Fashion as art, art in fashion

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ART is woven into fashion at Voyageur, a fashion collection on display at Alabang’s Art Lounge in Manila until June 28. Voyageur was produced in collaboration between the Septième Rebelle label and the Fundacion Sansó.

The collection married the structure of Septième Rebelle with the textile creations of the artist and winner of the Presidential Medal of Merit Juvenal Sansó. Before making a name for himself as a master painter, Sansó created textile designs for fashion houses: one of the most important on this list was Balenciaga in his heyday from the late 1950s to the 1960s. textiles was a way for the artist to support himself after graduating from the National School of Fine Arts in Paris. These efforts were to bear fruit – he was discovered by the first pre-war seamstress Elsa Schiaparelli, who introduced Sansó to the Lucie Weill gallery, which offered him his first solo art exhibition.

This is Fundacion Sansó’s second collaboration with Septième Rebelle, the first having taken place last year (Story here: https://www.bworldonline.com/arts-and-leisure/2021/12/13/416877/septieme-rebelle-brings-sansos-textile-prints-to-life/).

Seventh Rebel’s creative director, Robbie Santos, made approximately 70 to 100 rough sketches, and after receiving guidance from Fundacion Sansó on the textile designs to use, these designs were printed onto fabric. On a June 15 broadcast, Santos said about 30% of the clothes came from those archives. “The Fundacion Sansó has a supplier who can print on fabrics,” he explained during a backstage group interview.

Voyageur was inspired by the itch to travel after the pandemic. “It’s about self-expression. We all felt so smothered. hindi ka puwedeng mag-travel (you can’t travel),” Mr. Santos said. He listed the travel restrictions that were in place until a few months ago.

“It’s an expression of your freedom,” he said of the resort-themed collection, which is inspired by activities you can do on vacation: dancing, dining, doing party or relax. These were refined by mixing classic men’s and women’s silhouettes during the show: think loosely tailored leisure suits for men in the 60s; or asymmetrical dresses from the late 1950s, all printed with the abstractions that would become Sansó’s trademark at the height of his own fame.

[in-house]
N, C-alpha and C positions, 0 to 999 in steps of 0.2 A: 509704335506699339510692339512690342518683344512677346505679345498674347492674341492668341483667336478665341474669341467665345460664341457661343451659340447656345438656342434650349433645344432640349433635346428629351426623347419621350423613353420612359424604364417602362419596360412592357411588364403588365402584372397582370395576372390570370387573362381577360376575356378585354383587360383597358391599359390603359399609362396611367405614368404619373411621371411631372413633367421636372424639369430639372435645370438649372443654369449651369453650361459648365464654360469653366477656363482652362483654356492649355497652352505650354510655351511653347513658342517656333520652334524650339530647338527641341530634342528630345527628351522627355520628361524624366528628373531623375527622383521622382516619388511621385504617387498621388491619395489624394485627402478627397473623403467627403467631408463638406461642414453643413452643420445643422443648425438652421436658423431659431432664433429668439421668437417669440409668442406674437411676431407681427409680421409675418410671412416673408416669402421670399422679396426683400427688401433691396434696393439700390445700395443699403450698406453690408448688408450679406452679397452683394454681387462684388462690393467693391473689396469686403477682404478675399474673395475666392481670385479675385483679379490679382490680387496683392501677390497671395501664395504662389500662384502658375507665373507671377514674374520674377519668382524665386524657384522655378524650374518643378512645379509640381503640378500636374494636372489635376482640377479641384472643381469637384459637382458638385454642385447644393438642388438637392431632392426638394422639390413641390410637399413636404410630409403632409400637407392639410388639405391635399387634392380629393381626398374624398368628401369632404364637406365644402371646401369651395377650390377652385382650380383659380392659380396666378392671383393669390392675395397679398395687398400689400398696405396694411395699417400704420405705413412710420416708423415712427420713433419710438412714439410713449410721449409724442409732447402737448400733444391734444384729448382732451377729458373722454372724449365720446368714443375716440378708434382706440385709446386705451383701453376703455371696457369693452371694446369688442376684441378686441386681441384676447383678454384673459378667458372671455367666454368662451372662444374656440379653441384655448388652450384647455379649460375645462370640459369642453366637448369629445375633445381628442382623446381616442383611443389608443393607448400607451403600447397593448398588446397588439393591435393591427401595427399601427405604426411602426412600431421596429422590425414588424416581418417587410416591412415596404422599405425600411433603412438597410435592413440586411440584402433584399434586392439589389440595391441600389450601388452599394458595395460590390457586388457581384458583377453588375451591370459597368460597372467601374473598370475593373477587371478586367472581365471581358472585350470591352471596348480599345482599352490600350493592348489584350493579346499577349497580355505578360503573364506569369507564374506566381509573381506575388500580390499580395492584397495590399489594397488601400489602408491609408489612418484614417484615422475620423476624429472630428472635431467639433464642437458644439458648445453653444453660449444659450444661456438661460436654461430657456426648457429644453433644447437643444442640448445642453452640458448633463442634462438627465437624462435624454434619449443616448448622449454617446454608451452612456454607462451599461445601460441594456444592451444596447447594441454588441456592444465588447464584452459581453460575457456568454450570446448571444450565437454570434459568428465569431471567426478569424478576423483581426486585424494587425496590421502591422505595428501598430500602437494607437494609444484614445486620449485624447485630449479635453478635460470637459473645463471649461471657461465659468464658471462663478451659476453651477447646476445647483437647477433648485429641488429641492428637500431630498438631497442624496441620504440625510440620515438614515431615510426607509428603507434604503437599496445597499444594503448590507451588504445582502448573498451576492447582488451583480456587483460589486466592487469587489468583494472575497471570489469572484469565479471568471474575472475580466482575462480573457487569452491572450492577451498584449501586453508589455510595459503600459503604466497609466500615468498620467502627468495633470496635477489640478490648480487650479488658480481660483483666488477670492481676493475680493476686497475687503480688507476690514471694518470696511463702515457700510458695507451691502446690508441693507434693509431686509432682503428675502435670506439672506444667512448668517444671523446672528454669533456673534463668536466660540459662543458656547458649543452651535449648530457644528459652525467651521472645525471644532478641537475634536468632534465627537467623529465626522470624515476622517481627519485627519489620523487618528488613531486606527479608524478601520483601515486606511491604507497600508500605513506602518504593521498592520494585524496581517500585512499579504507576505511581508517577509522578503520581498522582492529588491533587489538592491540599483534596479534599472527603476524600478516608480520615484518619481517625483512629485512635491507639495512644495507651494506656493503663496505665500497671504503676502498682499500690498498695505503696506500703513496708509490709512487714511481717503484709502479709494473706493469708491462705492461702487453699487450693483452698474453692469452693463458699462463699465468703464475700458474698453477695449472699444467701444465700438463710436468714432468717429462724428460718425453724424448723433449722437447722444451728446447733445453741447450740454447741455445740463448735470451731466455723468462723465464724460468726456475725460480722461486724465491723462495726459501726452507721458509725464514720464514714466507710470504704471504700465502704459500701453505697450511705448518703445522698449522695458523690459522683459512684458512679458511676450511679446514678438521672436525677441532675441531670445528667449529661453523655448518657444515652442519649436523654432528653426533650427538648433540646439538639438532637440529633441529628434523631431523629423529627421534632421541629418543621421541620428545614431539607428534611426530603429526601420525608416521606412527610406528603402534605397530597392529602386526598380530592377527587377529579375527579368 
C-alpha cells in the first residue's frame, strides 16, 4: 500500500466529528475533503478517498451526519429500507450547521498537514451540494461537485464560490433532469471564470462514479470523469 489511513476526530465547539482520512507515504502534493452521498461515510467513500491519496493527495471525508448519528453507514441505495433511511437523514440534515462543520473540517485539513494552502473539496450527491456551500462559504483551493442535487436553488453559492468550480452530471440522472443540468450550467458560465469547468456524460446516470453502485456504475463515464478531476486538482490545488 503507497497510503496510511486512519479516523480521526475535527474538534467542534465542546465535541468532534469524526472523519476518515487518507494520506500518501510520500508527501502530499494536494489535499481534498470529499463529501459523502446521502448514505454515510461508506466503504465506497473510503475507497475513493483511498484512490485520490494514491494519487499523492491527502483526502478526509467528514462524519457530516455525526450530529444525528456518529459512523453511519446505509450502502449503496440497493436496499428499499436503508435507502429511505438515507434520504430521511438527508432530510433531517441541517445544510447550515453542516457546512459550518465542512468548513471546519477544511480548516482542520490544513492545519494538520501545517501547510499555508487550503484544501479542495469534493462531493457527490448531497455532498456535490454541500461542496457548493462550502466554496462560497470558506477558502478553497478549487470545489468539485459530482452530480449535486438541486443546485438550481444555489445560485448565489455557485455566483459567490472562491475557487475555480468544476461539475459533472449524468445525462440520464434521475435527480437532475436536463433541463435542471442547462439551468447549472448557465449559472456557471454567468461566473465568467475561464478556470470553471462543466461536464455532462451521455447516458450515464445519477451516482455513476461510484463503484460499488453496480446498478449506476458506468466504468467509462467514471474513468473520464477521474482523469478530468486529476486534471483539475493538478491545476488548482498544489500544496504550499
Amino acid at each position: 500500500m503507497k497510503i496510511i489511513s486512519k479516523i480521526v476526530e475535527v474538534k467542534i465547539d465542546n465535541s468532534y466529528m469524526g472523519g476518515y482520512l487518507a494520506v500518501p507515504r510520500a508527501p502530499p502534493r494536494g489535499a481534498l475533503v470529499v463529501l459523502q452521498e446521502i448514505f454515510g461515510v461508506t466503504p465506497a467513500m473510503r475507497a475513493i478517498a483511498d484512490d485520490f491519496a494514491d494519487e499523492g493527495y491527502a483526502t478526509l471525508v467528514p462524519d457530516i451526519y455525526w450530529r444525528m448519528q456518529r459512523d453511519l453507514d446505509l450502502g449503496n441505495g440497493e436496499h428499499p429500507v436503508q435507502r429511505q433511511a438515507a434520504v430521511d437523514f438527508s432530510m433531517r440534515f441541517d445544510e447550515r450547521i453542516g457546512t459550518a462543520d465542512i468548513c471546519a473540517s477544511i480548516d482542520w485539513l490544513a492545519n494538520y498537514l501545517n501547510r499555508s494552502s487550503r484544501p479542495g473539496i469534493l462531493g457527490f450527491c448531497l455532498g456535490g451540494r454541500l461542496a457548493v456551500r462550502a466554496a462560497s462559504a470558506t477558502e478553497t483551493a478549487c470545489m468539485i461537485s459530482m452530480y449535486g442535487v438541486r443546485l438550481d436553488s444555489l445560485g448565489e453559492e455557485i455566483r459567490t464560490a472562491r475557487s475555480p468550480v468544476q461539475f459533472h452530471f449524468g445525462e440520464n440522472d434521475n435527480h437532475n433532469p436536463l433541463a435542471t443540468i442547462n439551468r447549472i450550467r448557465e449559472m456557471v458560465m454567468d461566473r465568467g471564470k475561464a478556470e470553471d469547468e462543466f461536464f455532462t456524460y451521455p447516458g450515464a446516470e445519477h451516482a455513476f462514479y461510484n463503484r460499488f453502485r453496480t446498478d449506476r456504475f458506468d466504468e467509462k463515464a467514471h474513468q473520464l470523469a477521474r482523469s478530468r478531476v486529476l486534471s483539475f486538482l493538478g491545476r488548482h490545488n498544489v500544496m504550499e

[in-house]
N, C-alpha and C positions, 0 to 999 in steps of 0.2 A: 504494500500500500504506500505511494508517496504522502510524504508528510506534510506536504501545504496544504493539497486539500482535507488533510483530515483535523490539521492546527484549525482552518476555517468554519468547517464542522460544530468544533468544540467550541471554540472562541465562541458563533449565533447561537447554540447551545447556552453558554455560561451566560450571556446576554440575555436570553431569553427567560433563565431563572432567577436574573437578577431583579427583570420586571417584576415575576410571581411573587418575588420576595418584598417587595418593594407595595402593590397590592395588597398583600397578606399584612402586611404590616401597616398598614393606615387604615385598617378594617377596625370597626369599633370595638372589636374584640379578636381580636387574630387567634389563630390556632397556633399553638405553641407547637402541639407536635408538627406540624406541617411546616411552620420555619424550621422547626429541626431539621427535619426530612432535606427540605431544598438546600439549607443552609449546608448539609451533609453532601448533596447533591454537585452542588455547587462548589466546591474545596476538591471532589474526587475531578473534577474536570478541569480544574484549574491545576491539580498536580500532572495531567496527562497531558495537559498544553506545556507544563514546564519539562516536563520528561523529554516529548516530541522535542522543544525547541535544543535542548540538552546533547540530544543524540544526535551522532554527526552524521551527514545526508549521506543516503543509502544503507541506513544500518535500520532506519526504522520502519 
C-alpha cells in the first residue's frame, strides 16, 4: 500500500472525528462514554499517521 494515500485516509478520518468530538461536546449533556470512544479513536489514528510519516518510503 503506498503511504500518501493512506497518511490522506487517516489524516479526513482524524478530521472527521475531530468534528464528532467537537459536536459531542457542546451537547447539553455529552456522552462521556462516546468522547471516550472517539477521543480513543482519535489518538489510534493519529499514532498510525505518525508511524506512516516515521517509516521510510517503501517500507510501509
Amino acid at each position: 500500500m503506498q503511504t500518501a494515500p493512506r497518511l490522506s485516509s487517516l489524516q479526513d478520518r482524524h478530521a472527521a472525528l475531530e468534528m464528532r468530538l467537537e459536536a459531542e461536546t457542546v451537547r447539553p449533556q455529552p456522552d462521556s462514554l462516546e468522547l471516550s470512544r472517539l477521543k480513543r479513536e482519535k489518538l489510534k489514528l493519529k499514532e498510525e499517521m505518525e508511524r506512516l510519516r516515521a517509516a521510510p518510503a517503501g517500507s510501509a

Mr. Santos reflects on his own similarities to the artist. “He was forced to do things for a living na hindi naman niya gusto (which he did not like). The label’s name itself means “seventh rebel” in French, indicating Mr. Santos’ status as the seventh child. “For me, I could identify with that…there are people doing something, but it’s not really their passion.” While receiving training from Istituto Marangoni-Paris, London College of Fashion and Central Saint Martins, he said design was his second phase in life, after building a former career in academia.

He evokes the difference in discipline between art and fashion: “In fashion, you have to take care of the body. You have to measure the model’s body… In art, you just have to take a look at the canvas, find your inspiration, maybe do some rough sketches, then shoot ka na (go),” he said. “In fashion, it’s difficult. The fabric should adapt to the body of the person wearing it. If the painting process is tedious, it’s because you’re painting layer after layer of paint. In fashion, it becomes tedious because you have to do fitting after fitting.

While it’s true that Septième Rebelle makes beautiful clothes, they aren’t widely known, and seeing a Septième Rebelle piece in the wild is a bit like spotting a piece of secret code. Mr Santos said: “I don’t want to be so big that you sacrifice quality. I don’t want to be so famous that you end up being superficial. — Joseph L. Garcia

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